The European Central Bank (ECB) will ensure its digital euro is attractive enough for users so it won’t be swept aside by other private means of payment, Executive Board member Fabio Panetta said on Friday, according to Bloomberg.
The Central Bank is examining together with the European Commission a broad range of policy, legal and design questions, including the possible effects of awarding the digital euro legal-tender status.
Currently, only euro coins and banknotes must be recognized as a means to settle a debt in the euro area.
Panetta argued that for the digital euro to be successful it would have to be widely accessible and cheap to use for both consumers and merchants. He pushed back against arguments that central bank digital currencies, or CBDCs, will be “redundant” amid private-payment alternatives such as credit cards, apps and stablecoins.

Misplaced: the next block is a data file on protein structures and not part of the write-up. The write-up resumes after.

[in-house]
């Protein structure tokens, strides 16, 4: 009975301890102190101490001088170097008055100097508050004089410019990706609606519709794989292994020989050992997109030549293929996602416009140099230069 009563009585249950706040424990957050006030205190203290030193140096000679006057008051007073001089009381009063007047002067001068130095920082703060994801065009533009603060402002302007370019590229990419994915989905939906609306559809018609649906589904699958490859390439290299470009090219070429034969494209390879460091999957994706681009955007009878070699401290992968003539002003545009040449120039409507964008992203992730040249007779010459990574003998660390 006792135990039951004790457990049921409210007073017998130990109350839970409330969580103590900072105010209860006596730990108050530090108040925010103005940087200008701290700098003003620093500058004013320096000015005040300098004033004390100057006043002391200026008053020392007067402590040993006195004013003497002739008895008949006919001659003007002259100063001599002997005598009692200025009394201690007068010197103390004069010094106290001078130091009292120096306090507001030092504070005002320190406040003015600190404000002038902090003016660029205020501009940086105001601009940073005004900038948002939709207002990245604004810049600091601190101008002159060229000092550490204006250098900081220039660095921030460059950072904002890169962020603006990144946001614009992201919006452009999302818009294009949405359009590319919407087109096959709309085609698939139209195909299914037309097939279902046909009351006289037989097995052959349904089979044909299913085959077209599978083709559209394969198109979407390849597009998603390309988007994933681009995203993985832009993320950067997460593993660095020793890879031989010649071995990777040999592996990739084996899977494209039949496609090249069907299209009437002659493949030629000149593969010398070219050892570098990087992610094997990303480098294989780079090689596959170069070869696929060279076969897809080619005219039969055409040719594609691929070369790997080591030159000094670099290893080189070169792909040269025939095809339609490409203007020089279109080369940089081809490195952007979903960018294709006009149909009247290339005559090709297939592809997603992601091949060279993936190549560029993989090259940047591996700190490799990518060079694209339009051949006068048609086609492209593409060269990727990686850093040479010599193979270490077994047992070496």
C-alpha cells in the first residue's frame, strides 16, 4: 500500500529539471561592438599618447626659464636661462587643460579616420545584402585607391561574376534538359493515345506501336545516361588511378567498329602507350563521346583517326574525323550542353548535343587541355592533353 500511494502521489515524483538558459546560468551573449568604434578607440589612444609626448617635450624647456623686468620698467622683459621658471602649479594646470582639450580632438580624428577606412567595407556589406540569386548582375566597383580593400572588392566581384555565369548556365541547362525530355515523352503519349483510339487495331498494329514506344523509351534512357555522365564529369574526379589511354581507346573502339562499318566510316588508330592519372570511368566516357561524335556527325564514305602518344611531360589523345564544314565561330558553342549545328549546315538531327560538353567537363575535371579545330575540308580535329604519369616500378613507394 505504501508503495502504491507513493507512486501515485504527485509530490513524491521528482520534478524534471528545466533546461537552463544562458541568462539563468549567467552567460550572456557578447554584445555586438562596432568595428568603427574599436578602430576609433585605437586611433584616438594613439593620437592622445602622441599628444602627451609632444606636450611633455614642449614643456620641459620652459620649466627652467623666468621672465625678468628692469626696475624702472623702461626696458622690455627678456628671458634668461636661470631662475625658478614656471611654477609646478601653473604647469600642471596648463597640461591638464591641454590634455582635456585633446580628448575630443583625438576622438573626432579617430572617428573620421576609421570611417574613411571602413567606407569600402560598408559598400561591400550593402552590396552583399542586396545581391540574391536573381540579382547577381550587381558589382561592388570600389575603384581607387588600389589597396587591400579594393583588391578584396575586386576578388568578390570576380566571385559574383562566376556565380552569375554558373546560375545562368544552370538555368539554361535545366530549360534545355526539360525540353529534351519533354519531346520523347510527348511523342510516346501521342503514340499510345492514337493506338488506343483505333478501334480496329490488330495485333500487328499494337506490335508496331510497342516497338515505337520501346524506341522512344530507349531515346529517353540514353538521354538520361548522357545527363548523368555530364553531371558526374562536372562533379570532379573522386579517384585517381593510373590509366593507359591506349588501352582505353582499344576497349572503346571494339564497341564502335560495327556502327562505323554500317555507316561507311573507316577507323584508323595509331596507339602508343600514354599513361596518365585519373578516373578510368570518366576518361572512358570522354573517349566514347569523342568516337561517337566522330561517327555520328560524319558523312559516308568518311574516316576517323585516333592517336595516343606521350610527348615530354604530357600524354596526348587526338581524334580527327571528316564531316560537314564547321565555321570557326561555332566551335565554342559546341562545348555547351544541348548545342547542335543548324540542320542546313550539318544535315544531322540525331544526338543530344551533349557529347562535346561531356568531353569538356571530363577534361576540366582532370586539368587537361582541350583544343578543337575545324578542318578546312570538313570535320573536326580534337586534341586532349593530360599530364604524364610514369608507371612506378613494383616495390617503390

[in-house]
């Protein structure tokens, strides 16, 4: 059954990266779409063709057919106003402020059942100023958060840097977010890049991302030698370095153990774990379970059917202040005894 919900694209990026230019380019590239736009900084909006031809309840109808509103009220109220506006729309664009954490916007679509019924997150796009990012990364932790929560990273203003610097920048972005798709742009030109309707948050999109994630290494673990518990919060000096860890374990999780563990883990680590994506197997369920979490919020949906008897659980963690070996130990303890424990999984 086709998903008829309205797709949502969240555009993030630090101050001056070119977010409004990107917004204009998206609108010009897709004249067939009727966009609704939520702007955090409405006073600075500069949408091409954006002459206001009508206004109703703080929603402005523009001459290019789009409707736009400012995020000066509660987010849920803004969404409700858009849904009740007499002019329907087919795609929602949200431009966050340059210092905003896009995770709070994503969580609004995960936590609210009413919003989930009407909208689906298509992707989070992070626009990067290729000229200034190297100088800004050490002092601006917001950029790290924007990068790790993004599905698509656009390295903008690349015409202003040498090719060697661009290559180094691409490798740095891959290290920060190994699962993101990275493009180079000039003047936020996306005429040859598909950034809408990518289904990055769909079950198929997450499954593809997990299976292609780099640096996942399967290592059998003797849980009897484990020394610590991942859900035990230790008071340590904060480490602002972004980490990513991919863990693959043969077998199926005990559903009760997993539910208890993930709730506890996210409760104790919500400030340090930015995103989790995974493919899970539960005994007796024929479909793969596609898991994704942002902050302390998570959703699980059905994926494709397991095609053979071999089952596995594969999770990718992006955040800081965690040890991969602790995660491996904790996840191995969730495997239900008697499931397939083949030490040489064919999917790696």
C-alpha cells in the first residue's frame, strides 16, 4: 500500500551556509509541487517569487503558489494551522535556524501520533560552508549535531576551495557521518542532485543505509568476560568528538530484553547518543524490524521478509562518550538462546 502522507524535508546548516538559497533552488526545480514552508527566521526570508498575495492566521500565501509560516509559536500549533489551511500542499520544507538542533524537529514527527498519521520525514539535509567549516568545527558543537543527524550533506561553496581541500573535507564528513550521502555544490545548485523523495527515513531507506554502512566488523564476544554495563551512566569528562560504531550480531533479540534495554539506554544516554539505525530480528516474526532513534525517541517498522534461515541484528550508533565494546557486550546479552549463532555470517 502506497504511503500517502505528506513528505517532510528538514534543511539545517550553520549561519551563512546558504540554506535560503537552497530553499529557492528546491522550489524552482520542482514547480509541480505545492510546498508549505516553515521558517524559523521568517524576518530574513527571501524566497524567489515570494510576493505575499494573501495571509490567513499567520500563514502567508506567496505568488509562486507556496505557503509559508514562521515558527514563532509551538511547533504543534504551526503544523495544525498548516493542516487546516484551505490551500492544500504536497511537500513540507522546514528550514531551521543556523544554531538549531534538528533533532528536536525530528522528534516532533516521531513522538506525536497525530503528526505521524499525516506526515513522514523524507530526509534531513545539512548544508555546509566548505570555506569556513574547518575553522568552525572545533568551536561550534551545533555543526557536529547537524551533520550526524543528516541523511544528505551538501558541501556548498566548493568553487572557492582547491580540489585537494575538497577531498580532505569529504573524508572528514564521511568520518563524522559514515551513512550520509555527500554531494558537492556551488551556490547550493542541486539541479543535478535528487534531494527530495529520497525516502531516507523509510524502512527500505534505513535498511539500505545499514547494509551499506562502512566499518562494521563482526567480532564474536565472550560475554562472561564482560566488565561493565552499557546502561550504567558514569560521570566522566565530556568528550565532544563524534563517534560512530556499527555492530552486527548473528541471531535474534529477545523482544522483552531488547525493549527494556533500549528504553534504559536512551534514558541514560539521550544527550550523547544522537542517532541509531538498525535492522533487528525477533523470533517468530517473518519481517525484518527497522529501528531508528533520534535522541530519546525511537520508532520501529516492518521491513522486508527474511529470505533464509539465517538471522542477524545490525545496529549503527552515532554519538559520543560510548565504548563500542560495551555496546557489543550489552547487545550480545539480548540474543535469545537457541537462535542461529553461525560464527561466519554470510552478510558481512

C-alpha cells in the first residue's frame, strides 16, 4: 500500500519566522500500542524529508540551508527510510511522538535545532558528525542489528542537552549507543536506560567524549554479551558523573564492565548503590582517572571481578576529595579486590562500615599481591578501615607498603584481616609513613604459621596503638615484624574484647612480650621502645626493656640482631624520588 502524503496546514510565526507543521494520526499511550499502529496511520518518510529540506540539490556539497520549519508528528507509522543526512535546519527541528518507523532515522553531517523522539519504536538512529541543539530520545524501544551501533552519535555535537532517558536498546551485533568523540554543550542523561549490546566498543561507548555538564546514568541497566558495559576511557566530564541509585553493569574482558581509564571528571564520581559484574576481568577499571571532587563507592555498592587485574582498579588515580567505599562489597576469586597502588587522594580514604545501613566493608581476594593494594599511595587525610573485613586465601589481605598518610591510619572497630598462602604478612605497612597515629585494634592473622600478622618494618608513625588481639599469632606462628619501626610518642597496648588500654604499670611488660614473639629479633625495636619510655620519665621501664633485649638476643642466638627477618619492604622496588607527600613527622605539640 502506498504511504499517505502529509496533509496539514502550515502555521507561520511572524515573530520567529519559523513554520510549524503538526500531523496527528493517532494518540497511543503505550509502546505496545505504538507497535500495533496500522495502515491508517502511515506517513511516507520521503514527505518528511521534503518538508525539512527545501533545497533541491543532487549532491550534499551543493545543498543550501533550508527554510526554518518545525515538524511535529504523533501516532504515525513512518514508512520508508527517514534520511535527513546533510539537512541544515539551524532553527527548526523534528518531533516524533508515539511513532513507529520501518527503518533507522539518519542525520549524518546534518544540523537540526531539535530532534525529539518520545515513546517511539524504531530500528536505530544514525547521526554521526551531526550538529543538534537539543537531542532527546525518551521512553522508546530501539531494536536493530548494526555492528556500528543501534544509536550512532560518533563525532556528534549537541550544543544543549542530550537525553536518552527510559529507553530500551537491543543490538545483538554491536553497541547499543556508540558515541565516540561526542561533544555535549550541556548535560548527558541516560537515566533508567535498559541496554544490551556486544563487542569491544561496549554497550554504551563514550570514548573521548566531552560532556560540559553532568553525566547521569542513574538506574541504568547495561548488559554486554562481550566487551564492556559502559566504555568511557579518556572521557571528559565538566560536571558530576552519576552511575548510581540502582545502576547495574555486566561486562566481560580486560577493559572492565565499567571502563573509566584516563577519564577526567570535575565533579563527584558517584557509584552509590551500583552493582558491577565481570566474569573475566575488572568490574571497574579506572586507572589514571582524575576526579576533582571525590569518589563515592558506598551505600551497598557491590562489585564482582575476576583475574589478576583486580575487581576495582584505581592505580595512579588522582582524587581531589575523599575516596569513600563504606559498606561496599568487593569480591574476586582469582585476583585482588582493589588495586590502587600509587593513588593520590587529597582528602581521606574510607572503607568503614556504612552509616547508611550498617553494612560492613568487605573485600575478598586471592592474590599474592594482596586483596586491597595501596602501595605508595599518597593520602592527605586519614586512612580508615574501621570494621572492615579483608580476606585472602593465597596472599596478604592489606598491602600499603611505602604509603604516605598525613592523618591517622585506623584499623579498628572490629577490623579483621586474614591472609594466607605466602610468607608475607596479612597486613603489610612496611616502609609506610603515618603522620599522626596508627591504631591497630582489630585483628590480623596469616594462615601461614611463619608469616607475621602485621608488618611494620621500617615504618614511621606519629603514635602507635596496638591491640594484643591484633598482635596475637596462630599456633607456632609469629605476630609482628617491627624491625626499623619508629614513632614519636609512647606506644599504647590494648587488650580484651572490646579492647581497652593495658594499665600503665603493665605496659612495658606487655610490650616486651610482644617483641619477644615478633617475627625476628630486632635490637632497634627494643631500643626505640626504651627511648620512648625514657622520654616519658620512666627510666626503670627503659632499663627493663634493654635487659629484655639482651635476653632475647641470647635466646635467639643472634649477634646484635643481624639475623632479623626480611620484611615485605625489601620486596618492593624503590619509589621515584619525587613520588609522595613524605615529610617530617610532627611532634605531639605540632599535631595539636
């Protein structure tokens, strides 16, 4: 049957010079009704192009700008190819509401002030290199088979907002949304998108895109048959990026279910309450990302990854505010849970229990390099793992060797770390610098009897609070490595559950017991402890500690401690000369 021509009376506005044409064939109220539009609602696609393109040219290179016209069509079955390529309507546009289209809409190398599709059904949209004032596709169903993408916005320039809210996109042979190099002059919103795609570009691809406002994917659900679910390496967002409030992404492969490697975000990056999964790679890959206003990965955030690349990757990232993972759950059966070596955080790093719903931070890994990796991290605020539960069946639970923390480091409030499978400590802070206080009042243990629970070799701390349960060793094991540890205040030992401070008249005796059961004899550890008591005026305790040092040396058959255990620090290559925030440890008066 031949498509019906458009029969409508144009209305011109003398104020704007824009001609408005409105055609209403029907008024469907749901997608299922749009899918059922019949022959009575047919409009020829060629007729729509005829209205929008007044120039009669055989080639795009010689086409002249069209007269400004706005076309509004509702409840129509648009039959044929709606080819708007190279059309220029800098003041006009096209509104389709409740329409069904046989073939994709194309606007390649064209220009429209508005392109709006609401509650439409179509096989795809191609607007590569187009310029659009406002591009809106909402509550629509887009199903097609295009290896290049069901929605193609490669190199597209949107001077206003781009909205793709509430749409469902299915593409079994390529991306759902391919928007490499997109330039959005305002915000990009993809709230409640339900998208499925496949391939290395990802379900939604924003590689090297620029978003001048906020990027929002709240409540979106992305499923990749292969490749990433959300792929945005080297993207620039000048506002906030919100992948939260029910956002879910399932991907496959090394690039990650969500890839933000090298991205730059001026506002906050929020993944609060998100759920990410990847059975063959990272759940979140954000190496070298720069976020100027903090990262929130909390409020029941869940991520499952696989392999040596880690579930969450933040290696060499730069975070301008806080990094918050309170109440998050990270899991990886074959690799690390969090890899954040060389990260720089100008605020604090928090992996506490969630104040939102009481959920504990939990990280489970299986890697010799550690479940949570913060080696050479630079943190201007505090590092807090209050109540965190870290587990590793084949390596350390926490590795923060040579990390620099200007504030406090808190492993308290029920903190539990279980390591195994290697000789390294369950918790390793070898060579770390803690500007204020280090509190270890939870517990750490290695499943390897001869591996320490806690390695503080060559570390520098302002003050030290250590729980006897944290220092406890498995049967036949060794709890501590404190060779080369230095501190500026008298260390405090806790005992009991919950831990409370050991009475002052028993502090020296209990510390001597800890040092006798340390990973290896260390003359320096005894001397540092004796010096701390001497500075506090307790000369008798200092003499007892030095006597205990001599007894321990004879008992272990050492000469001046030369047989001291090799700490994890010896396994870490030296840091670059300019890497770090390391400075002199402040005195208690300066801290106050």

“Central Bank money provides the reference value for all other forms of money in the economy,” stated Panetta.
The ECB is likely to be among the first advanced-economy central banks to issue a digital form of its currency, with officials pointing to the middle of this decade for a possible rollout.
The bank is currently exploring the project and hasn’t yet made a formal decision on whether to launch a digital euro.
While the ECB has floated ideas for how it will prevent the digital euro from becoming so successful that it crowds out private-sector actors, Panetta said “we need to devote just as much attention to the risk of it not being successful enough.”